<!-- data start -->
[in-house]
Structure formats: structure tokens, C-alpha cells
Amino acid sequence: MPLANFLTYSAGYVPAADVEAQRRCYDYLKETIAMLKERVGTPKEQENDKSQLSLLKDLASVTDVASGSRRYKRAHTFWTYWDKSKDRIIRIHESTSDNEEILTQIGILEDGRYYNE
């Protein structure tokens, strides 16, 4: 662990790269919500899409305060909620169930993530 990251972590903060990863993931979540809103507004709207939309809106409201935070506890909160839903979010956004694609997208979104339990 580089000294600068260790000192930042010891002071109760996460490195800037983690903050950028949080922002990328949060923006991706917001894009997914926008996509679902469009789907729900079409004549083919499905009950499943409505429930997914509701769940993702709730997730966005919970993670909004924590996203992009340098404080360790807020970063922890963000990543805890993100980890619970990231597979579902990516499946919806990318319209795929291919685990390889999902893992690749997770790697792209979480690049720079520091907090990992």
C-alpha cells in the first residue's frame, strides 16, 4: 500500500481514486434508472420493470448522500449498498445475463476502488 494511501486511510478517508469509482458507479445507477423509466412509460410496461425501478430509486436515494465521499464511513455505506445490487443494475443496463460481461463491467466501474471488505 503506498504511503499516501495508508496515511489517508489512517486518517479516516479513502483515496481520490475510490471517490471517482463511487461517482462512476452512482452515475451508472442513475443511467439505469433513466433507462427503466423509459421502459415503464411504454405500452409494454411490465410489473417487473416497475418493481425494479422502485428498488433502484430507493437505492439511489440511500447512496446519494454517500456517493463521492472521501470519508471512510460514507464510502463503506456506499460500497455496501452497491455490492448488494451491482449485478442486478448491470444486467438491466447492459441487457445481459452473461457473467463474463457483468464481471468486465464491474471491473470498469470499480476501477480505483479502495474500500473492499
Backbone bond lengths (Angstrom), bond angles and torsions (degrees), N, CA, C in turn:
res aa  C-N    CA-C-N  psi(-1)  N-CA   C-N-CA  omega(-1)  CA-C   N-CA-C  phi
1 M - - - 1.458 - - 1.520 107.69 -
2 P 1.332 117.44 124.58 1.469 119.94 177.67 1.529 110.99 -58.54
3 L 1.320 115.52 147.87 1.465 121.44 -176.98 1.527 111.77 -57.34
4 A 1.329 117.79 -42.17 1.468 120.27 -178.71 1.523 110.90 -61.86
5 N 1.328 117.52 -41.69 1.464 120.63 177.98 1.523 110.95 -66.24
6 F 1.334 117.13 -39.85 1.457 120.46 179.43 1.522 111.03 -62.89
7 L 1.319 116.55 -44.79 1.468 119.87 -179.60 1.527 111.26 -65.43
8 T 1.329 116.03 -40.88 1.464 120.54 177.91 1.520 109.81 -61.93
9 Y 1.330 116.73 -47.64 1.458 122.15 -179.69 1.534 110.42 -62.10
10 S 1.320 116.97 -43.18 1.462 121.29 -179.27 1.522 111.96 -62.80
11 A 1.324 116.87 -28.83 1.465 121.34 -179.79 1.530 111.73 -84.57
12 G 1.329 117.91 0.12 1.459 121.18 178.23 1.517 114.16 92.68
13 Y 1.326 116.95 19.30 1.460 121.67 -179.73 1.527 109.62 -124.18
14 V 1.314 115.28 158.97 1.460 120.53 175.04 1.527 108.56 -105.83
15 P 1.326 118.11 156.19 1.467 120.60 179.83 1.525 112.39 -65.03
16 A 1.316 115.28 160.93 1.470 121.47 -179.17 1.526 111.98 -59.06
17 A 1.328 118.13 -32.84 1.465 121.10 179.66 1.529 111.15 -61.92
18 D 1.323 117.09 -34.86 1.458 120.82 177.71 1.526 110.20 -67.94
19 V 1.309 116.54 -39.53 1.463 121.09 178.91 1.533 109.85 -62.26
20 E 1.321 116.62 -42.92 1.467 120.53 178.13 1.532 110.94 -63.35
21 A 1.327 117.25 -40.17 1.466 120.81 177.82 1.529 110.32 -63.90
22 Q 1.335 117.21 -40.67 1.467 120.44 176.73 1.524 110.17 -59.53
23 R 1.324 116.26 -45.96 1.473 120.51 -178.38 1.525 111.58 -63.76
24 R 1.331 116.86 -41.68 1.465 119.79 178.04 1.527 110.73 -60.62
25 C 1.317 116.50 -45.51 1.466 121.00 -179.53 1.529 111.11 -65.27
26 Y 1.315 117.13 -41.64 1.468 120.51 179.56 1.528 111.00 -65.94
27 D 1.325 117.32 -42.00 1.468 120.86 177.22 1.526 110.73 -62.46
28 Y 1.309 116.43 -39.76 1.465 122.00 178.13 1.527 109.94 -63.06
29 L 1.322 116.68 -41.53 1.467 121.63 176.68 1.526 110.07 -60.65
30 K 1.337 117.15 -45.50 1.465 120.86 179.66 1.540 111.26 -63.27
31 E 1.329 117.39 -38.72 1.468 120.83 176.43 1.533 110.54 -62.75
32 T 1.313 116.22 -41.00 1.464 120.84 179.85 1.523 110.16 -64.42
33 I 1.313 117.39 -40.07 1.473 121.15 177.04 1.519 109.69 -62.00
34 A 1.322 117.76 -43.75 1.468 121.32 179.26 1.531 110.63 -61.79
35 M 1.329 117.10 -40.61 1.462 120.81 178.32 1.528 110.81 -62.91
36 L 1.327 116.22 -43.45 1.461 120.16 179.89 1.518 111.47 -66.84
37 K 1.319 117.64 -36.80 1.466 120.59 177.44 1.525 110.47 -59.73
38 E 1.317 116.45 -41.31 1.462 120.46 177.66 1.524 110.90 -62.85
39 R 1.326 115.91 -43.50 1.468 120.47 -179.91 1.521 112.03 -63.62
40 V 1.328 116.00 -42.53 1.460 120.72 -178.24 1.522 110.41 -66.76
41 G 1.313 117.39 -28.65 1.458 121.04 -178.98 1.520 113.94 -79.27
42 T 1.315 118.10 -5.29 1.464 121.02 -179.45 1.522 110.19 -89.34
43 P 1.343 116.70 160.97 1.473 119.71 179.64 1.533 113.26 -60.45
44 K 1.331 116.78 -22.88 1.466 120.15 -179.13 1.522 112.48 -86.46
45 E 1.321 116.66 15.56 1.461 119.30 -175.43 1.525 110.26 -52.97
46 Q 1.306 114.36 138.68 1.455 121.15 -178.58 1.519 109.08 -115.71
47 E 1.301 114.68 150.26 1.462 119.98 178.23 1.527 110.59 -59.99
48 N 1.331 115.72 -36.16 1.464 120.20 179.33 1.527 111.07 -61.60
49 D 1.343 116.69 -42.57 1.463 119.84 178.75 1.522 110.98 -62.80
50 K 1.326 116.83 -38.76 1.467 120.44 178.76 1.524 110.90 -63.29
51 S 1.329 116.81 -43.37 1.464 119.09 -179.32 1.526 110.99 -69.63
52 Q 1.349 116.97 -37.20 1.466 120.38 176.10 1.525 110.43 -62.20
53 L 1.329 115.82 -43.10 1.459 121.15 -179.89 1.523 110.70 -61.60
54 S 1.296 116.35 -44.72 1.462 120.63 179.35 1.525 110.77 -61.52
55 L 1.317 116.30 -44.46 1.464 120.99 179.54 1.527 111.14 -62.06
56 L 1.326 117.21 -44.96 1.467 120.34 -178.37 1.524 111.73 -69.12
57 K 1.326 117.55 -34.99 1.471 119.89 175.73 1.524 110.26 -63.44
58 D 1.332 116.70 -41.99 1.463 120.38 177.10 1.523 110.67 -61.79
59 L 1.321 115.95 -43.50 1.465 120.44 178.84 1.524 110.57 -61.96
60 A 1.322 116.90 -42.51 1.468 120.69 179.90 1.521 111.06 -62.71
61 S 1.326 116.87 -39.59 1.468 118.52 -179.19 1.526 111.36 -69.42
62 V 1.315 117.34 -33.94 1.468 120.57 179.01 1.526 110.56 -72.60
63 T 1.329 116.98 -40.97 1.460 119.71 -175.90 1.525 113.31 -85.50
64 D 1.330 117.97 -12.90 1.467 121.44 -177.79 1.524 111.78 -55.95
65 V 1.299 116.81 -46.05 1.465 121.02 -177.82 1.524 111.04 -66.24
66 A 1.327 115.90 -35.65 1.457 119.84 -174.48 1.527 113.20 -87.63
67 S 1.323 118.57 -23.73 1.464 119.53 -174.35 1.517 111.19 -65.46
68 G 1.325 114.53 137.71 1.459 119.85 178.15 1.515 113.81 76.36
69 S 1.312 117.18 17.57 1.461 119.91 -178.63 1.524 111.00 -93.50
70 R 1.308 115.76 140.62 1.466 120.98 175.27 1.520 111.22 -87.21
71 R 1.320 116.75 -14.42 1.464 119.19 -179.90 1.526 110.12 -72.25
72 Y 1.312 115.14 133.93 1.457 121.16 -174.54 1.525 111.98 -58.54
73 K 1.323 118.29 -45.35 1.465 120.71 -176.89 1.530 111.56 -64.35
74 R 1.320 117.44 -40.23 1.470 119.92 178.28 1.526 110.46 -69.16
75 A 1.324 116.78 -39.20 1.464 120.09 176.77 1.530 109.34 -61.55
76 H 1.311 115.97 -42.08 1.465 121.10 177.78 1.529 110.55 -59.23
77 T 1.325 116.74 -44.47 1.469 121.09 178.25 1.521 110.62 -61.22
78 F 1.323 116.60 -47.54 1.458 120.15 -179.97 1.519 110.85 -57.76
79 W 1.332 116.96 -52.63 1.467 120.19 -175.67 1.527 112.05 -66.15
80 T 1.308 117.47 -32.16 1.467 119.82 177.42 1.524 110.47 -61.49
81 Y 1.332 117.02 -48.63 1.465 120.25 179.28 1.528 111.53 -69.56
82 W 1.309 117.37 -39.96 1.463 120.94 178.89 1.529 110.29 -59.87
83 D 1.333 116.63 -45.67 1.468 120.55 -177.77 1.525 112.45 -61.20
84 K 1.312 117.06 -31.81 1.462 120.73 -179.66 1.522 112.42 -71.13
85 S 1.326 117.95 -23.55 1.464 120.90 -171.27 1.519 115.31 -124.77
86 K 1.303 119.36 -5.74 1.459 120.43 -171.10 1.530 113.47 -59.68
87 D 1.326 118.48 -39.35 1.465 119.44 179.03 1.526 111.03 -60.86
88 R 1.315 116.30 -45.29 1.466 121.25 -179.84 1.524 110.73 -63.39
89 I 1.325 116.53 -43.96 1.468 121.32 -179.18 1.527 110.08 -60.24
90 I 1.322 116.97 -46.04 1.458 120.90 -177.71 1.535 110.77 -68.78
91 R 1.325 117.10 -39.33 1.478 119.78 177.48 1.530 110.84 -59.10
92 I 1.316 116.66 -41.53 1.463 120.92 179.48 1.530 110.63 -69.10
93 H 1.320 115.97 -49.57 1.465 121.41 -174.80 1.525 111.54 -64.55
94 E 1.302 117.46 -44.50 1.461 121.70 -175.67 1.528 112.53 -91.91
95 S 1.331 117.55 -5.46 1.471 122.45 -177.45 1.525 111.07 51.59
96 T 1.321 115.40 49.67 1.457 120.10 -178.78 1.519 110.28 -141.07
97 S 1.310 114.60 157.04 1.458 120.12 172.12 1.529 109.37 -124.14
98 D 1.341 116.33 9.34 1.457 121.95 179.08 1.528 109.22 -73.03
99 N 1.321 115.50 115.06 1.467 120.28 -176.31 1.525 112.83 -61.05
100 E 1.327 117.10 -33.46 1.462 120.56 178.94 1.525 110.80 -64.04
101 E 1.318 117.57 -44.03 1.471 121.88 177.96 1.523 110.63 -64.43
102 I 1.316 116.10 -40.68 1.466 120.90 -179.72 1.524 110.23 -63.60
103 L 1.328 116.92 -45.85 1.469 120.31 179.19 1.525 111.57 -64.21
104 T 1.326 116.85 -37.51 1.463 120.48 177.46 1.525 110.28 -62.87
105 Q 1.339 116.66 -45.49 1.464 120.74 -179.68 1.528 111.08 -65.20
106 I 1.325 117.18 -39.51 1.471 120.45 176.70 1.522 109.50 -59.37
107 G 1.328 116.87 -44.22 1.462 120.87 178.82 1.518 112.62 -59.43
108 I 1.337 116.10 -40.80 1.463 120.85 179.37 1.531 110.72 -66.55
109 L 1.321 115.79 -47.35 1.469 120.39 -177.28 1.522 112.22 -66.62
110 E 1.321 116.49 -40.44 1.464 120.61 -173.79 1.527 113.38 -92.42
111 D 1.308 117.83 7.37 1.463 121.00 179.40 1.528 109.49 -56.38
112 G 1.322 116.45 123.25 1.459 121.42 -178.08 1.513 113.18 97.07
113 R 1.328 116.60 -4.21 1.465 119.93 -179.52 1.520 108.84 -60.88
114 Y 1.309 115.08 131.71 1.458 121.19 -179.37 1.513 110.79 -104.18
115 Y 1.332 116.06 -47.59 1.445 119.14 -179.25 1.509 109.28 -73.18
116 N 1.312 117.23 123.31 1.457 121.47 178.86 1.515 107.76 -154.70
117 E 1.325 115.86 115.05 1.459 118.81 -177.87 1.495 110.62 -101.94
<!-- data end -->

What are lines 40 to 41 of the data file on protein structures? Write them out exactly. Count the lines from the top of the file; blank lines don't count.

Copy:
33 I 1.313 117.39 -40.07 1.473 121.15 177.04 1.519 109.69 -62.00
34 A 1.322 117.76 -43.75 1.468 121.32 179.26 1.531 110.63 -61.79